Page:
By Benjamin CARLSON
Beijing (AFP) March 1, 2017
Islamic State militants from China's Uighur ethnic minority have vowed to return home and "shed blood like rivers", according to a jihadist-tracking firm, in what experts said marked the first IS threat against Chinese targets.
The threat came in a half-hour video released Monday by a division of the Islamic State in western Iraq and featuring militants from China's Uighur ethnic group, said the US-based SITE Intelligence Group, which analysed the footage.
China has for years blamed exiled Uighur "separatists" for a series of violent attacks in its western Xinjiang region -- the Uighur homeland -- and warned of the potential for militants to link up with global jihadist groups.
In the video, a Uighur fighter issued the threat against China just before executing an alleged informant.
"Oh, you Chinese who do not understand what people say! We are the soldiers of the Caliphate, and we will come to you to clarify to you with the tongues of our weapons, to shed blood like rivers and avenging the oppressed," according to SITE's translation.
A traditionally Muslim group, many Uighurs complain of cultural and religious repression and discrimination by China.
It appears to be the Islamic State's "first direct threat" against China, Dr. Michael Clarke, an expert on Xinjiang at the National Security College of Australian National University, told AFP.
"It is the first time that Uighur-speaking militants have claimed allegiance to IS," he added.
The video showed China is now "very firmly a target of jihadist rhetoric," Clarke said, marking a shift from years past when it rarely figured in statements by global jihadist groups.
But Clarke said it also could indicate a possible split among Uighur fighters, as it includes a warning to those fighting with the al Qaeda-aligned Turkistan Islamic Party (TIP) in Syria.
China's foreign ministry spokesman Geng Shuang said Wednesday that he had not seen the video but noted that "East Turkestan terrorist forces have been posing a severe threat to China's security," referring to Xinjiang militants.
He called for international cooperation "to combat such terrorist forces."
- Show of force -
China maintains tight security in Xinjiang but a drumbeat of deadly unrest has continued. A knife attack last month left eight dead, including three attackers, police said.
The video was released on the same day China staged the latest in a series of mass rallies by armed police in Xinjiang meant to indicate Chinese resolve in crushing security threats.
More than 10,000 officers gathered Monday in the regional capital Urumqi -- the fourth such show of force this year in Xinjiang.
Chinese authorities also have strengthened controls and anti-terrorist rhetoric.
In one violence-wracked corner of Xinjiang, authorities are offering rewards of up to 5 million yuan ($730,000) to those who expose terror plots or "kill, wound, or subdue" any attackers.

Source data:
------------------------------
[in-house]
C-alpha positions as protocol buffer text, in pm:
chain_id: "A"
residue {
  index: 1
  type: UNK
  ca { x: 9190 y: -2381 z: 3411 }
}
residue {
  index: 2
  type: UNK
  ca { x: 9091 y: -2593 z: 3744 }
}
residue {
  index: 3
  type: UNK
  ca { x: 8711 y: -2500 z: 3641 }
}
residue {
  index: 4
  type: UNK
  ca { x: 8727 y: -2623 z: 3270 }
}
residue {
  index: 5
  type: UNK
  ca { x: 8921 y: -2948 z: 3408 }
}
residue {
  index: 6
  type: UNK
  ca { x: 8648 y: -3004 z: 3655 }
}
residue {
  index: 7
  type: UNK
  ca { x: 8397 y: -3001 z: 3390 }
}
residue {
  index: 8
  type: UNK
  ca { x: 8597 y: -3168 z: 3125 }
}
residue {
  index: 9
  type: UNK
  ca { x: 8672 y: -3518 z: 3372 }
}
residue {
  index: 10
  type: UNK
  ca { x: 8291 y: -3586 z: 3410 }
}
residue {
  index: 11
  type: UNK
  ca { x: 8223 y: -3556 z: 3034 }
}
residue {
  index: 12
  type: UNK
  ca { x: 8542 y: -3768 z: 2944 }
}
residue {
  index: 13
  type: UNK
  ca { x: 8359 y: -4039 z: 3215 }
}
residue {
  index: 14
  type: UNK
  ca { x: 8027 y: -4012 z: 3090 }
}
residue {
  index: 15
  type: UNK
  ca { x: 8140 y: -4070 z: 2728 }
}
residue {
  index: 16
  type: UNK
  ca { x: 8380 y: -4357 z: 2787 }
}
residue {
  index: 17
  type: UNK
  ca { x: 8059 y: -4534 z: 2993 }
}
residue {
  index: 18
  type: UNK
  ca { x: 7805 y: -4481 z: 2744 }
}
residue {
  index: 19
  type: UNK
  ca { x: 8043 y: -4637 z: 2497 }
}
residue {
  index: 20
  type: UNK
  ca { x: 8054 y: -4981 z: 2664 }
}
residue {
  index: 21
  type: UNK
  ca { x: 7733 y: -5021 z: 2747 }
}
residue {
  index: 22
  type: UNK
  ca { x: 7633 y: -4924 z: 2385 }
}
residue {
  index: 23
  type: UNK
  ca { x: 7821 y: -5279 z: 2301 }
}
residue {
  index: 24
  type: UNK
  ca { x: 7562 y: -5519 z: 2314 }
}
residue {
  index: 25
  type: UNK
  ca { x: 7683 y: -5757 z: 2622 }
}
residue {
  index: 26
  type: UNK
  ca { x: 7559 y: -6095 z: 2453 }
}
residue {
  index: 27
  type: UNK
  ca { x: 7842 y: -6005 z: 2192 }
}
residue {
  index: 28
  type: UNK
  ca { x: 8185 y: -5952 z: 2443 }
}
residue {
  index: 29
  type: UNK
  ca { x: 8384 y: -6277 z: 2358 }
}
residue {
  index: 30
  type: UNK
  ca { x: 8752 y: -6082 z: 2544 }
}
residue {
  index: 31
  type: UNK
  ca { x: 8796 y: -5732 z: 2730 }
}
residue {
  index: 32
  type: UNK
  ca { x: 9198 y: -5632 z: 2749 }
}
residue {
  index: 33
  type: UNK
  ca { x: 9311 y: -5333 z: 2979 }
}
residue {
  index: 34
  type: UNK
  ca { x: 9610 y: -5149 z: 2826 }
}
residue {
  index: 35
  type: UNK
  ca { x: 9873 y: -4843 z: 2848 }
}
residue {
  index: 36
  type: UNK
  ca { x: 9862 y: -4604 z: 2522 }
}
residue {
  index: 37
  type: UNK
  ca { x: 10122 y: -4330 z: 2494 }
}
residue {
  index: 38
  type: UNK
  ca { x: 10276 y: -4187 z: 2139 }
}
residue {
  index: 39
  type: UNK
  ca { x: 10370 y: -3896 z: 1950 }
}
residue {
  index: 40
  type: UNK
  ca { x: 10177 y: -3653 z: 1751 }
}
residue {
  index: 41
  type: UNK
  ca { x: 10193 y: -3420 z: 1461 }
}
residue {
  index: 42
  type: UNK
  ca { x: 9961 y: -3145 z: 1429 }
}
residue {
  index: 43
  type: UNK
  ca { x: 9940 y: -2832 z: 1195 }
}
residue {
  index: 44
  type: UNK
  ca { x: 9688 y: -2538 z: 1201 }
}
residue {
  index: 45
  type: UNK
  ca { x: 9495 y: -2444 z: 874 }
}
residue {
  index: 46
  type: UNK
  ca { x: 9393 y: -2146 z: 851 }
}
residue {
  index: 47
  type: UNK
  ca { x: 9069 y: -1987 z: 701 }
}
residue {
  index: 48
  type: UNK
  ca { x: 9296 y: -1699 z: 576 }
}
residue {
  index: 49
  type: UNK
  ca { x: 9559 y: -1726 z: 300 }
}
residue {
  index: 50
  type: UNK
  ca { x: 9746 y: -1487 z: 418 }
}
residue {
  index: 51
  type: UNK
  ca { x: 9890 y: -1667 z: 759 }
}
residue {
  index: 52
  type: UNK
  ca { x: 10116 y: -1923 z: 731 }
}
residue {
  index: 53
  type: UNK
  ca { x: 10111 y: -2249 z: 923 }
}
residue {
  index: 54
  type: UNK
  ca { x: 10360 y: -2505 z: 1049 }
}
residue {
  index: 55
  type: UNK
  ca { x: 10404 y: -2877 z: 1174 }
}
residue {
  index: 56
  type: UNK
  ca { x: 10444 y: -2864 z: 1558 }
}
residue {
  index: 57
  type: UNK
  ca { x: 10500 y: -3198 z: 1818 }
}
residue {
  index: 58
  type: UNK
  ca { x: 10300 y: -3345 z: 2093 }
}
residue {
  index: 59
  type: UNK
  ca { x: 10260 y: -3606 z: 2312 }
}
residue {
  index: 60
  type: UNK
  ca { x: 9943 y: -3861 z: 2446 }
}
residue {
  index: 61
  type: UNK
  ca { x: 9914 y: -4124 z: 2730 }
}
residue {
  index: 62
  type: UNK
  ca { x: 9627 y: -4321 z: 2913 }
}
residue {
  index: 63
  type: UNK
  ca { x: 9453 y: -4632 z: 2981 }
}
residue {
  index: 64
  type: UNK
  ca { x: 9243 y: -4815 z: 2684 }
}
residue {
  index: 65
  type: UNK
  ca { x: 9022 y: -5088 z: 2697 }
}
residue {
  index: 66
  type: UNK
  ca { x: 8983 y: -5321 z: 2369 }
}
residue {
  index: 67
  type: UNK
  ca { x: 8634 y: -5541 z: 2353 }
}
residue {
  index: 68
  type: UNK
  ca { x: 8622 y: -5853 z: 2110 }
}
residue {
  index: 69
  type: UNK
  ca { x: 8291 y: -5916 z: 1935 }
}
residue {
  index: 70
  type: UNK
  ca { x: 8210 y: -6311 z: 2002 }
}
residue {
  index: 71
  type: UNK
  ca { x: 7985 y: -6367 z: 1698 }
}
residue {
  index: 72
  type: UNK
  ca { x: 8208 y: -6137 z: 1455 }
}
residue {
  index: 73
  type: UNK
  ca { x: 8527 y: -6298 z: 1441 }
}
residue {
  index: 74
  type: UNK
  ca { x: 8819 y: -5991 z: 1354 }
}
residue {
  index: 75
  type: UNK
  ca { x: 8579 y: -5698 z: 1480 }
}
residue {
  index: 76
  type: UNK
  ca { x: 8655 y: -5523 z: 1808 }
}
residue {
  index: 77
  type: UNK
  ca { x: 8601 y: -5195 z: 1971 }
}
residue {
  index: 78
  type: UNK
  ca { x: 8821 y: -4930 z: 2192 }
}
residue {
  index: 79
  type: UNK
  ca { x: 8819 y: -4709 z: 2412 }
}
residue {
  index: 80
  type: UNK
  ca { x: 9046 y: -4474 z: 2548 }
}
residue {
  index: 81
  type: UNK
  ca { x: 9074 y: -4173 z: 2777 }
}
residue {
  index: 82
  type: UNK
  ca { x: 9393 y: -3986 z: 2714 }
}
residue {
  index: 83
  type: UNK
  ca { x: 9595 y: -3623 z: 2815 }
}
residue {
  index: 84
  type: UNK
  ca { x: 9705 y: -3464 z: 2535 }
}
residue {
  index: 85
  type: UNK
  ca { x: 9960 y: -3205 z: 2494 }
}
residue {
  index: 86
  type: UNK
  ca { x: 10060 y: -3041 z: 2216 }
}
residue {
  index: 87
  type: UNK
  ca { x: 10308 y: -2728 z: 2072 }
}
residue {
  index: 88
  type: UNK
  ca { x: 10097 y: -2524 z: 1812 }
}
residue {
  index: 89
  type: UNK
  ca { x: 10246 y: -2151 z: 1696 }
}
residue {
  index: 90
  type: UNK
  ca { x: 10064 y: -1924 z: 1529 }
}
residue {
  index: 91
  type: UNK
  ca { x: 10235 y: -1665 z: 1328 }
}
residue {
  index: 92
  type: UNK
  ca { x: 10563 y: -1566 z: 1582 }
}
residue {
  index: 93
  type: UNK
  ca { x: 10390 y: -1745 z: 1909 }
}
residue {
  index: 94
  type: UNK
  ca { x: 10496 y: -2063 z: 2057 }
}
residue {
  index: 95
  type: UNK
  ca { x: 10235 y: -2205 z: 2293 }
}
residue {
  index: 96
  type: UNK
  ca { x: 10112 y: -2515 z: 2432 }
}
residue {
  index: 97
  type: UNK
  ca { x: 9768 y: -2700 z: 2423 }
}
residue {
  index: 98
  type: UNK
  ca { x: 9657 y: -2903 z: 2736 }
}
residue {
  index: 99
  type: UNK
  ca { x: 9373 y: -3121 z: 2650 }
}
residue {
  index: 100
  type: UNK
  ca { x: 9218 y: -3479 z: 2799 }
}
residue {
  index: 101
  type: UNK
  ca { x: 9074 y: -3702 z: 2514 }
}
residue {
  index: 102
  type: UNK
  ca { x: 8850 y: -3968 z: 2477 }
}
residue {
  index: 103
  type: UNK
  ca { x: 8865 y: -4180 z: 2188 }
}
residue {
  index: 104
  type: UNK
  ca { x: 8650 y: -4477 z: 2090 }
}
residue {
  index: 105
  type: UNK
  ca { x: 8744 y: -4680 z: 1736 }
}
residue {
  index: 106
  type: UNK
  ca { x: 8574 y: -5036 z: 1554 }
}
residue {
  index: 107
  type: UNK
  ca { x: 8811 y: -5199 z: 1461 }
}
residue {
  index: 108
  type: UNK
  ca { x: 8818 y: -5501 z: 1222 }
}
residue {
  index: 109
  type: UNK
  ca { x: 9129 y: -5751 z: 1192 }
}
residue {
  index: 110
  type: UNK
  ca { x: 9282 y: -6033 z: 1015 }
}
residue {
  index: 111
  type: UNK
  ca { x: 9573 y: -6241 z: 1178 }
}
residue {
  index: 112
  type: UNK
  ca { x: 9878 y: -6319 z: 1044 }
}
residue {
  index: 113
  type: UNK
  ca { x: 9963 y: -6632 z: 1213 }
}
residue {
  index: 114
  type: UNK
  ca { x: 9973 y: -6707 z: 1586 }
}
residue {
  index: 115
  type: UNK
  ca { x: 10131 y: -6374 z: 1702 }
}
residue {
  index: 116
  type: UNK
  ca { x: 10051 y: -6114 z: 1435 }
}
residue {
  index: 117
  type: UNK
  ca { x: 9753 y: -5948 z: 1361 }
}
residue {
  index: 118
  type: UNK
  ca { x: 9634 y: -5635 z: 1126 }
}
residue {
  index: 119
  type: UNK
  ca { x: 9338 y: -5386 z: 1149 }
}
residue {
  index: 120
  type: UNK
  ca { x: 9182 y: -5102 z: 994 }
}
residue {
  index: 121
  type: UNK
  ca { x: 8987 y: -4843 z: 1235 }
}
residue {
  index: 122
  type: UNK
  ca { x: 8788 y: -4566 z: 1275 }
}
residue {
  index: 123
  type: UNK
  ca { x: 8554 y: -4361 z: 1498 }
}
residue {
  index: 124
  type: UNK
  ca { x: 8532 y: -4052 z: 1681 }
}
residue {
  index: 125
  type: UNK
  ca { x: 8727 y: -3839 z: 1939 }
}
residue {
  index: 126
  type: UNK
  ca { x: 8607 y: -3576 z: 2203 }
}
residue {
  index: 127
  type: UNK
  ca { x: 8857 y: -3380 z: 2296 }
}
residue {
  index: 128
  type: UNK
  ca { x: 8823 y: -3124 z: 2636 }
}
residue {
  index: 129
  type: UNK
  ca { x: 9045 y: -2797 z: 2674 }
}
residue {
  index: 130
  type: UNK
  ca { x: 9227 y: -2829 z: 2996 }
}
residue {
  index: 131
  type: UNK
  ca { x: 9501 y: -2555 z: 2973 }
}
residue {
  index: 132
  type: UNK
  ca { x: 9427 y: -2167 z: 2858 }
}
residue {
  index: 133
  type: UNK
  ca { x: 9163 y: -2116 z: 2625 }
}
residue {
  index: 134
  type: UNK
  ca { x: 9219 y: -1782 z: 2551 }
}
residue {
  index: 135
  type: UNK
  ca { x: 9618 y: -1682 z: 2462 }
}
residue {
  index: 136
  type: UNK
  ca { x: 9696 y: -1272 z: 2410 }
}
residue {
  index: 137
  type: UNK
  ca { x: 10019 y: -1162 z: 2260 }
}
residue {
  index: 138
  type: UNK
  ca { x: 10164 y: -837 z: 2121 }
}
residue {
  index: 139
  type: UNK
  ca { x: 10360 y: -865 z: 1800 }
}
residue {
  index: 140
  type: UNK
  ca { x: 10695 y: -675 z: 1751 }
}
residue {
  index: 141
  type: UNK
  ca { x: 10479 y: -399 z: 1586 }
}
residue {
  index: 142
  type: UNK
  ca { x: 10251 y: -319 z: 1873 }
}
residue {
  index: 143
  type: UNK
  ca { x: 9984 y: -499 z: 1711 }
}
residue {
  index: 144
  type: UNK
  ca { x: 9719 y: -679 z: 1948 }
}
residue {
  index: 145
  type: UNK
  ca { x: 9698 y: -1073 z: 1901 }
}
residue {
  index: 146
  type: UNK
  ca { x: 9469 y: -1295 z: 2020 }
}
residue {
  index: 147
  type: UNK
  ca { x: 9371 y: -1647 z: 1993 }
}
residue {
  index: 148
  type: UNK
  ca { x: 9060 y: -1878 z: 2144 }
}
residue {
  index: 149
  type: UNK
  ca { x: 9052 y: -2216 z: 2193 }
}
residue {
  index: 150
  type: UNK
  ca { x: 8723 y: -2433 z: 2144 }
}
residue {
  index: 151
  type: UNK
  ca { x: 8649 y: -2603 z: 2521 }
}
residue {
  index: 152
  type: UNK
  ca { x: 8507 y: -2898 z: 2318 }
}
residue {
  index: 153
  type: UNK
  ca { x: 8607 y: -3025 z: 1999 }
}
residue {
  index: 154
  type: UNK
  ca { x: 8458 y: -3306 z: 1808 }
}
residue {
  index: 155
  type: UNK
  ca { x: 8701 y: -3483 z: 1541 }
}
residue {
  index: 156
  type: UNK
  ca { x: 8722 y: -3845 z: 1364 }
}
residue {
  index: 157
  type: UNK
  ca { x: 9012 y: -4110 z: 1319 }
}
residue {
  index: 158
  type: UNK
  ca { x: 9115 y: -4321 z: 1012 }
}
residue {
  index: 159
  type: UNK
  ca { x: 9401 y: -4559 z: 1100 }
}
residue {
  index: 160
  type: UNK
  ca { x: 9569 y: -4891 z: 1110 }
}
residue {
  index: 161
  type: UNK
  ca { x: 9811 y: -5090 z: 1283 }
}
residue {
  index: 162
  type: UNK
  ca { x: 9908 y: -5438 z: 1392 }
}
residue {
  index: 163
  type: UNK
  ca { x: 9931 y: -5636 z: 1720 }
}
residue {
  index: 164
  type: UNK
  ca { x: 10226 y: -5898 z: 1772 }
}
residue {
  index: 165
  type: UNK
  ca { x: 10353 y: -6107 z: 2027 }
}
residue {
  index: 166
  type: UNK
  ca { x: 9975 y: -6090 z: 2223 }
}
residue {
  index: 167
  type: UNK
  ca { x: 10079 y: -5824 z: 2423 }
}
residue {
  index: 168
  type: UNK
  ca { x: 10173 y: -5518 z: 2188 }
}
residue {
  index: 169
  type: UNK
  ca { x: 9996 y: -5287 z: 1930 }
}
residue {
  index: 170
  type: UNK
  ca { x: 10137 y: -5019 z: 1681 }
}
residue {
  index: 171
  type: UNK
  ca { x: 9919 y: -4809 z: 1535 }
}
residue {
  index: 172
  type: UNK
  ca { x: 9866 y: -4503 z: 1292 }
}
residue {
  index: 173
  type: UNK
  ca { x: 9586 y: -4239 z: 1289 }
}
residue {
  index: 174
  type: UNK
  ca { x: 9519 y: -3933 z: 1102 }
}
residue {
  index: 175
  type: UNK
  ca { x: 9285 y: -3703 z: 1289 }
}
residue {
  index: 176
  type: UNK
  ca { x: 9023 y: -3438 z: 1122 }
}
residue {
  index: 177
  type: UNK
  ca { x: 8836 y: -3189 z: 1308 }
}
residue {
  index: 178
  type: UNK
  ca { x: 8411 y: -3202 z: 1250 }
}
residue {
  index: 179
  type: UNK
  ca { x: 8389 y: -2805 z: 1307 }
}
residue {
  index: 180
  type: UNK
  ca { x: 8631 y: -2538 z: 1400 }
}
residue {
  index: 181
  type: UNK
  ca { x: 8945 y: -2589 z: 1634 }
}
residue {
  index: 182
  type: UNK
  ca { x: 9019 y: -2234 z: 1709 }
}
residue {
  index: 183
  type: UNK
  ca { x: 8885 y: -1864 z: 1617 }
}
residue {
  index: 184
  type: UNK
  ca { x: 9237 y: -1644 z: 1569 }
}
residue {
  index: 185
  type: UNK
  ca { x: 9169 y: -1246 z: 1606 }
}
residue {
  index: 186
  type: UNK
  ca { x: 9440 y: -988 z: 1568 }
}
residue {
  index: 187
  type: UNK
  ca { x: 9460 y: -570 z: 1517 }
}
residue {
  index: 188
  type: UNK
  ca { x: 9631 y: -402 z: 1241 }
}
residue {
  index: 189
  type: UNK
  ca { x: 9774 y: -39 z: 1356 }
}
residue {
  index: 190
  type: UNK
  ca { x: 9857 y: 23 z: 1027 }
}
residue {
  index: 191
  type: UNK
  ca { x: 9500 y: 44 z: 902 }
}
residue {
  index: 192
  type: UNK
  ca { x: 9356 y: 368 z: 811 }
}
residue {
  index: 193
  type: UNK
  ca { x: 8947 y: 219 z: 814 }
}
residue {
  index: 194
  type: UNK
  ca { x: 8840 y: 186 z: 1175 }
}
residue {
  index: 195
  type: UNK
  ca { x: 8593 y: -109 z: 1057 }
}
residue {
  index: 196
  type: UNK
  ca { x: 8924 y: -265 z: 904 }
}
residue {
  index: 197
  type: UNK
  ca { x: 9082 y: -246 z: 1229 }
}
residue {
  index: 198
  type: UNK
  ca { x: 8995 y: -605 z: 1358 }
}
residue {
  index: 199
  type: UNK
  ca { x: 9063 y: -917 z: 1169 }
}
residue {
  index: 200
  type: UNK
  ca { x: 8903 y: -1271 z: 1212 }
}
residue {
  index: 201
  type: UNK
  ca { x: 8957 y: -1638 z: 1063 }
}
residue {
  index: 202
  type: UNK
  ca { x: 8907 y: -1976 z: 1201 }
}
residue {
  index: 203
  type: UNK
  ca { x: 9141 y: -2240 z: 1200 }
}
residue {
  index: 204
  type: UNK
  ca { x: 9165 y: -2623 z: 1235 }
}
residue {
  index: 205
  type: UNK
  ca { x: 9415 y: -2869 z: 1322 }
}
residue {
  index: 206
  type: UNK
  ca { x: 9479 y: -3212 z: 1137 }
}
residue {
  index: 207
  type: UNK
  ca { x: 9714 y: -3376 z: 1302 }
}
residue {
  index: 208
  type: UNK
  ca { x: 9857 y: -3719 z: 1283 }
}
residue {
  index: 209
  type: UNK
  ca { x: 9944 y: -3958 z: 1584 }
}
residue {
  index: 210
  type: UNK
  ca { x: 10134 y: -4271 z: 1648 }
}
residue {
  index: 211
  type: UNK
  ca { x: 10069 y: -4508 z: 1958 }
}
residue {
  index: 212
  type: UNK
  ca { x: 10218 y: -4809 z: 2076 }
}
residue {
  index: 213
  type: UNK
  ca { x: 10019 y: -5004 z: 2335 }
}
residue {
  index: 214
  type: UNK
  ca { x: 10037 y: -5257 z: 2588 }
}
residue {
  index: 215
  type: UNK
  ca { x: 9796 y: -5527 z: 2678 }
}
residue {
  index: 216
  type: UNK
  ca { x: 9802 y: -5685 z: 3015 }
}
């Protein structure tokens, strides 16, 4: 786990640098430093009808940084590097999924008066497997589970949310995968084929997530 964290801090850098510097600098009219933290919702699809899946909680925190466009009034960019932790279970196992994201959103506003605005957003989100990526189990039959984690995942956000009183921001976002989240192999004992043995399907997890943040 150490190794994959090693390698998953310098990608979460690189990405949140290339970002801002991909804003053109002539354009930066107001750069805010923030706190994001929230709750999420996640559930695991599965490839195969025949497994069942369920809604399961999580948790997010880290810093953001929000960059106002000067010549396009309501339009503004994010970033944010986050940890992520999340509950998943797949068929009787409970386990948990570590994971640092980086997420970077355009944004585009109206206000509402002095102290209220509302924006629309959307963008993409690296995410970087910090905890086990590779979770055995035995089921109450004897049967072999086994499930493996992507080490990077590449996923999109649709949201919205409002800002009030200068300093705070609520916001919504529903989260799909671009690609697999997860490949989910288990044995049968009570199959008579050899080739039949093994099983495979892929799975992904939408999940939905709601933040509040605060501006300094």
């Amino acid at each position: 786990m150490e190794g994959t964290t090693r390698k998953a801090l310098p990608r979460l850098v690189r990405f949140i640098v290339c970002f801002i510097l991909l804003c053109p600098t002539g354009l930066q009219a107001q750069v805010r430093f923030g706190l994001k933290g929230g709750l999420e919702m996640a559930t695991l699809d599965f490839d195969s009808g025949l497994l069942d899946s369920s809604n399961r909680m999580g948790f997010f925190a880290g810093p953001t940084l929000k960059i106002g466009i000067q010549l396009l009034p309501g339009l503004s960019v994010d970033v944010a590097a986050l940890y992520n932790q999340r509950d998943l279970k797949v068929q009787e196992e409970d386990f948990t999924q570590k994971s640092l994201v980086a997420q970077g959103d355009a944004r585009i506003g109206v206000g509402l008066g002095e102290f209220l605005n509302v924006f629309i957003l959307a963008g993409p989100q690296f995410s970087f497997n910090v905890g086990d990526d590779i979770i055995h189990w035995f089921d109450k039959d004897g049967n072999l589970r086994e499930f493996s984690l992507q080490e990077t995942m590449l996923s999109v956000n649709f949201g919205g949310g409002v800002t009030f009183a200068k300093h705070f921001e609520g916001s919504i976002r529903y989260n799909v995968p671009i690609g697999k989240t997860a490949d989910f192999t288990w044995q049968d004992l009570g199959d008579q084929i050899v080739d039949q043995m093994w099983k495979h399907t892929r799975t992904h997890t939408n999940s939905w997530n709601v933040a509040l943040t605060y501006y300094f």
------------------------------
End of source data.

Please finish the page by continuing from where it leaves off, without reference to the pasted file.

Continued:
The Islamic State video showed fighters, including heavily armed children, giving speeches, praying, and killing other "informants".
It also featured images of Chinese riot police guarding mosques, patrolling Uighur markets, and arresting men in what appears to be western China. The Chinese flag is pictured engulfed in flames.
Clarke said the hints of a Uighur split could "intensify the threat to China" as it indicates Uighur militants may be able to tap into the capabilities of both the Islamic State and al-Qaeda.
Overseas experts have up to now expressed doubts about the strength of Uighur militants, with some saying China exaggerates the threat to justify tough security.
A US think tank said in July that Chinese religious restrictions on Muslims may have driven more than 100 to join the Islamic State.
Authorities have banned or strictly controlled the observance of certain Muslim practices, such as growing beards, wearing headscarves, and fasting during Ramadan, calling them symbols of "Islamic extremism".
"When we see the government involved in a very heavy crackdown, it hasn't really ever solved the problem, it hasn't made it go away," said Raffaello Pantucci, director of International Security Studies at the UK-based Royal United Services Institute.
"In some cases it has made it worse."
Kunduz, Afghanistan (AFP) Feb 27, 2017
An air strike has killed an Afghan Taliban commander who twice oversaw the capture of a strategic northern city, officials said Monday, in a major blow to the insurgent group. Mullah Abdul Salam Akhund, the Taliban shadow governor in Kunduz province, was killed on Sunday when he was holding a meeting in the volatile Dasht-e-Archi district. "He was killed with five others in the house," s ... read more
News From Across The Stans
|The content herein, unless otherwise known to be public domain, are Copyright 1995-2017 - Space Media Network. All websites are published in Australia and are solely subject to Australian law and governed by Fair Use principals for news reporting and research purposes. AFP, UPI and IANS news wire stories are copyright Agence France-Presse, United Press International and Indo-Asia News Service. ESA news reports are copyright European Space Agency. All NASA sourced material is public domain. Additional copyrights may apply in whole or part to other bona fide parties. All articles labeled "by Staff Writers" include reports supplied to Space Media Network by industry news wires, PR agencies, corporate press officers and the like. Such articles are individually curated and edited by Space Media Network staff on the basis of the report's information value to our industry and professional readership. Advertising does not imply endorsement, agreement or approval of any opinions, statements or information provided by Space Media Network on any Web page published or hosted by Space Media Network. Privacy Statement|